Therefore, in addition to offering over asking price, you’ll want to limit your offer’s contingencies. “In this market having a home inspection contingency is going to kill your offer,” says Allison Fortini Crawford, a San Francisco real estate agent at Sotheby’s. Just be careful, some buyers who skip home inspections come to regret it when major defects appear later on.
Is the house properly priced?
Currently, a home that’s priced below its market value can fetch dozens of offers, Crawford says. Her advice to buyers: “Lean on your buyer’s agent to tell you whether a home is underpriced.” (FYI: Your agents will use recent sales of comparable homes, aka “comps”, to assess a property’s value.)
Furthermore, “you need an agent who knows not just the inventory but also other agents in their market, because some listing agents are notorious for pricing homes a little below market value to garner a large number of offers,” Crawford adds. Others are known for overpricing to generate buzz or appease overly optimistic sellers.
Lyons says that sellers who try to sell without an agent may undercut their home’s asking price unintentionally, which can present an opportunity for buyers to nab a deal. “Pricing a home is a science, and a lot of home sellers don’t know how to price their house on their own,” he says.
How would you feel if you lost this house?
Bidding on your dream home? Offering above list price can help you win it, Lyons says. He speaks from personal experience. “When my wife and I purchased our house, we walked into it and knew instantly that it was the home for us,” he says. “We knew we had only one opportunity to purchase it, so we offered $25,000 above list price, and it was the highest offer.”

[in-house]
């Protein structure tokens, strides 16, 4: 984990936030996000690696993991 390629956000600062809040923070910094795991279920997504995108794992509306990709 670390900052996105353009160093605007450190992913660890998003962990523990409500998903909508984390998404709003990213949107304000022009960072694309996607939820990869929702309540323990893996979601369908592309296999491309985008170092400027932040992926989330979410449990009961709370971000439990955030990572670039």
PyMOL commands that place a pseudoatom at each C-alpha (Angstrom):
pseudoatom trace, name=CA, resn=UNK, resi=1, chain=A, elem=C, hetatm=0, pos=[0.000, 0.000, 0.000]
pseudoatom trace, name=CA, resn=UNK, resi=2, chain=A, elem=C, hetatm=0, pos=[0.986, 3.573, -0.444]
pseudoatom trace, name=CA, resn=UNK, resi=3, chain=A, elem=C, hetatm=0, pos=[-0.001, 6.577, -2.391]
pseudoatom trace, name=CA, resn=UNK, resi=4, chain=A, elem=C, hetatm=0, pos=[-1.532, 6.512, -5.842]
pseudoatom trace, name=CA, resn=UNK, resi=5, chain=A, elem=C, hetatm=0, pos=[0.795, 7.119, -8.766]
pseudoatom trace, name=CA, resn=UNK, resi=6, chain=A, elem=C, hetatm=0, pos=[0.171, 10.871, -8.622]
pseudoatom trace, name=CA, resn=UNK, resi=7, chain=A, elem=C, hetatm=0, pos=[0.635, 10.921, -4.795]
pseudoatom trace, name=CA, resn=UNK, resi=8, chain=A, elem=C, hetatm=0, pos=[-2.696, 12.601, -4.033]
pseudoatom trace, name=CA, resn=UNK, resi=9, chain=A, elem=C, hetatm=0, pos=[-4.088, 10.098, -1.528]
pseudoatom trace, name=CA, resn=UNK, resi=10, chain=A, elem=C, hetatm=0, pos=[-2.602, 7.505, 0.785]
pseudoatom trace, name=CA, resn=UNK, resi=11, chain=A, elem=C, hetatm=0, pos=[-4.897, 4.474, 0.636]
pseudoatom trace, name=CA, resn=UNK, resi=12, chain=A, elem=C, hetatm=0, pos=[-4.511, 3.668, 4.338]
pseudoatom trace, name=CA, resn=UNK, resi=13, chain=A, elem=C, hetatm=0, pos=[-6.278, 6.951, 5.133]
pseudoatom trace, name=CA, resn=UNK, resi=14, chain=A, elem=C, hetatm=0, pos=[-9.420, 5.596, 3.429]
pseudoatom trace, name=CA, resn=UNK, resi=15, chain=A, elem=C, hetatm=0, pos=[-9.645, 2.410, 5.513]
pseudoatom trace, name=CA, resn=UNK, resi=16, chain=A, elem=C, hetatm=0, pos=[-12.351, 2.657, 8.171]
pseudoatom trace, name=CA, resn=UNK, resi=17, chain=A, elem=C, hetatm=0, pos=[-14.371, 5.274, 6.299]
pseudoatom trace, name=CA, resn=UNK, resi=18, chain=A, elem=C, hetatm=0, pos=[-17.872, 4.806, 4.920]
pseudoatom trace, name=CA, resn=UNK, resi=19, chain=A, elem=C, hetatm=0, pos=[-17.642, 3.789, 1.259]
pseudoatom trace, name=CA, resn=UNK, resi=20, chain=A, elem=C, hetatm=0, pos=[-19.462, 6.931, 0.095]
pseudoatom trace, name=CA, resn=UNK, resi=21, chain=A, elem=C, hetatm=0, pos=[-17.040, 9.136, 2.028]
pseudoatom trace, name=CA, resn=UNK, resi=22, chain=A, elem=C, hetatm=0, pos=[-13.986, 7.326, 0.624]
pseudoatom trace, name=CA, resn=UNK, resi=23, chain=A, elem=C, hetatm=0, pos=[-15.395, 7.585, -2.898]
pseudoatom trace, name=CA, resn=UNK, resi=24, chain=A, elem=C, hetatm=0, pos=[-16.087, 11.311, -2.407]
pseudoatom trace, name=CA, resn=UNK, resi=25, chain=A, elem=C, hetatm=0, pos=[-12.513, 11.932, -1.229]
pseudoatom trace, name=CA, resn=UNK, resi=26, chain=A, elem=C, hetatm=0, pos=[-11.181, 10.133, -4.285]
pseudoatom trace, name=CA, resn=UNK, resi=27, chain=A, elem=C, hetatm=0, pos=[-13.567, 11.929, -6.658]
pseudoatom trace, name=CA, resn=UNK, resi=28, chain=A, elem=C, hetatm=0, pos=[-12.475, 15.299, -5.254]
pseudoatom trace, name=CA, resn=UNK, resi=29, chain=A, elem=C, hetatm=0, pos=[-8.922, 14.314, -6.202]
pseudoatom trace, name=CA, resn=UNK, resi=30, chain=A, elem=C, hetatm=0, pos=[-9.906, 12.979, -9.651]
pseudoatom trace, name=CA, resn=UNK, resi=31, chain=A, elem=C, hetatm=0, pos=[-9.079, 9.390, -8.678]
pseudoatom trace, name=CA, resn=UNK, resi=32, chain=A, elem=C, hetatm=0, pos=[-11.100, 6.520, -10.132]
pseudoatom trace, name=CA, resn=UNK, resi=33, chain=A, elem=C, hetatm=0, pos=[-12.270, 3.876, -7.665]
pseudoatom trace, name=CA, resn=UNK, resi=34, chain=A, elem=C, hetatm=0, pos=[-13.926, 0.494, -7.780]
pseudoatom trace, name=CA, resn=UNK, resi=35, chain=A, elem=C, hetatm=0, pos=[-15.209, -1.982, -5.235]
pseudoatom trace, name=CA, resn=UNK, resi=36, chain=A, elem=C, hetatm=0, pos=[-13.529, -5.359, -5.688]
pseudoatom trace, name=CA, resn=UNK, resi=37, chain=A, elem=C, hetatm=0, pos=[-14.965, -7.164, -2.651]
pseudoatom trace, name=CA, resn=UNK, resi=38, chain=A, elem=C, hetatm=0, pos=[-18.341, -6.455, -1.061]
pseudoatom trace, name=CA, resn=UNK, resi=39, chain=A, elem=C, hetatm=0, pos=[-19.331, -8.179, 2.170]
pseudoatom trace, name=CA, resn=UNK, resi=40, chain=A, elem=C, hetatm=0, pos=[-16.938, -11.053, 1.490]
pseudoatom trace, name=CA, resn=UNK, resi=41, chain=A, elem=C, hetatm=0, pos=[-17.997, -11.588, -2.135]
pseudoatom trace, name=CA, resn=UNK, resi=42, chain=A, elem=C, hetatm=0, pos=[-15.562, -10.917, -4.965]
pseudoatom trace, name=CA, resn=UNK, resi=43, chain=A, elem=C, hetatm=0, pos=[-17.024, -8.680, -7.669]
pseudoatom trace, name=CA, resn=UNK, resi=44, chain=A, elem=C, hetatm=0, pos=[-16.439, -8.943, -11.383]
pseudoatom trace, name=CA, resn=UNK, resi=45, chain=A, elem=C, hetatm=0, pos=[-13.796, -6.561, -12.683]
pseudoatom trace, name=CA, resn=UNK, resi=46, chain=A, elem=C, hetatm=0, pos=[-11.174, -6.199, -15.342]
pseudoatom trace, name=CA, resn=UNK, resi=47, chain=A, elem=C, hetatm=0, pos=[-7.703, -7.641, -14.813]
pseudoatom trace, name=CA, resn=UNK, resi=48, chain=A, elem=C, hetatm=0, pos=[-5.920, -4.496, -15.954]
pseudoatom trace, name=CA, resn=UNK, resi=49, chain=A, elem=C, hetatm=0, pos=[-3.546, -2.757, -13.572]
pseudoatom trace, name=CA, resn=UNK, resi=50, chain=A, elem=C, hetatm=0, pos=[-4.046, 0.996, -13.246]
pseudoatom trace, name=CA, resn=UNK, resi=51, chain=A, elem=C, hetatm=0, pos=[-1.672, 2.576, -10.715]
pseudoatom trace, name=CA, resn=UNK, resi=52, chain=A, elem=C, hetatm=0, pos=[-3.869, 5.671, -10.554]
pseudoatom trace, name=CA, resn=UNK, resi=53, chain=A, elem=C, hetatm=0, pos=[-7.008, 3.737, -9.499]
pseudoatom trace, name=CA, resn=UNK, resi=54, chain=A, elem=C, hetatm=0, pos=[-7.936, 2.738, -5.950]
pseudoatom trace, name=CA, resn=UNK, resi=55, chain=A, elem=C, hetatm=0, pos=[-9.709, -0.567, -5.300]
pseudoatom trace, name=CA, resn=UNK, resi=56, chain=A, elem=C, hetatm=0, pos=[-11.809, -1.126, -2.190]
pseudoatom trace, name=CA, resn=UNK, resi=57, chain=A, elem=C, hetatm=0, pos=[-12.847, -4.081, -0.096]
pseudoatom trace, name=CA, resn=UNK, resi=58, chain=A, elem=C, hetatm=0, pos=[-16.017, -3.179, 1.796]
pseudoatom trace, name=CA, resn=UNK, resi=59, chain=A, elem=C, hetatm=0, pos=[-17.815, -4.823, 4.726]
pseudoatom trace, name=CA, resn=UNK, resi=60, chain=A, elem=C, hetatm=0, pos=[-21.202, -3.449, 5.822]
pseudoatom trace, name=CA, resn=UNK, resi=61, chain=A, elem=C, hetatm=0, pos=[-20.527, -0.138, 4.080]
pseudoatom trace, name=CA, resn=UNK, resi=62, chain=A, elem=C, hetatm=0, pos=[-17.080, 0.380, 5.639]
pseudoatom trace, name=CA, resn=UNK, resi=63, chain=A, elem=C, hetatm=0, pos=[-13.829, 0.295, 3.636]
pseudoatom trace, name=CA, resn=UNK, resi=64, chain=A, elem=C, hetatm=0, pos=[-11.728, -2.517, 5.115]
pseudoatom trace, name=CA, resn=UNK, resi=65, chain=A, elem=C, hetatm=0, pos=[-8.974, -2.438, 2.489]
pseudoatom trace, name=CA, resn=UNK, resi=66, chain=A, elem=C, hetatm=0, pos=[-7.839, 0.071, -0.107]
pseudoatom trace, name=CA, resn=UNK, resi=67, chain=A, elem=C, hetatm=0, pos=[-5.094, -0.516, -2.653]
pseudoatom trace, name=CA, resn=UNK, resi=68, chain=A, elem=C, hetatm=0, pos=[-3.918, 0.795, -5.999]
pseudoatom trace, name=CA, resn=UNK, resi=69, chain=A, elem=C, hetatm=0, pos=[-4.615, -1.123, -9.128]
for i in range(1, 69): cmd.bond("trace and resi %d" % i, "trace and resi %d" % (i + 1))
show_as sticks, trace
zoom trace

The caveat? You still have to be realistic about how much home you can reasonably afford. “You don’t want to bid so high that you get the house but become house poor,” says Lyons.
Could you make up the difference if there is an appraisal gap?
Contracts for homes that are sold above list price are more likely to face an appraisal gap (an appraisal that is lower than your offer), MacNaughton says. Indeed, according to a monthly report by the National Association of Realtors 15% of contract terminations in March were caused by appraisal issues, up from 3% in April 2020.
“The value of a home is in the eye of the beholder, but it’s also only worth what your lender is willing to loan you,” says MacNaughton. And your lender won't give you more than a certified appraiser says the home is worth.
That’s why Bandy says it’s important for buyers to have a game plan for how they’d handle a low appraisal. “Let’s say you offered $900,000 for a home and it appraised for $850,000. Are you willing to pay the difference?”
One way to resolve a low appraisal, Crawford says, is to reduce your down payment so that you can come up with the cash to cover an appraisal gap.
The bottom line: “It’s tough out there for homebuyers, so you may have to significantly offer above list price to have your offer accepted,” says MacNaughton.
How much over asking price should I offer?
According to Redfin’s data covering the four-week period ending May 16, on average homes sold for 1.7% above list price.
Still, with so many buyers out there competing for homes, your best approach is to make your highest offer from the get-go, Bandy says. “A lot of sellers don’t want to make counter-offers,” she says. “They want to choose the best offer that they receive” and not deal with the headache of going back and forth with a buyer over the purchase price.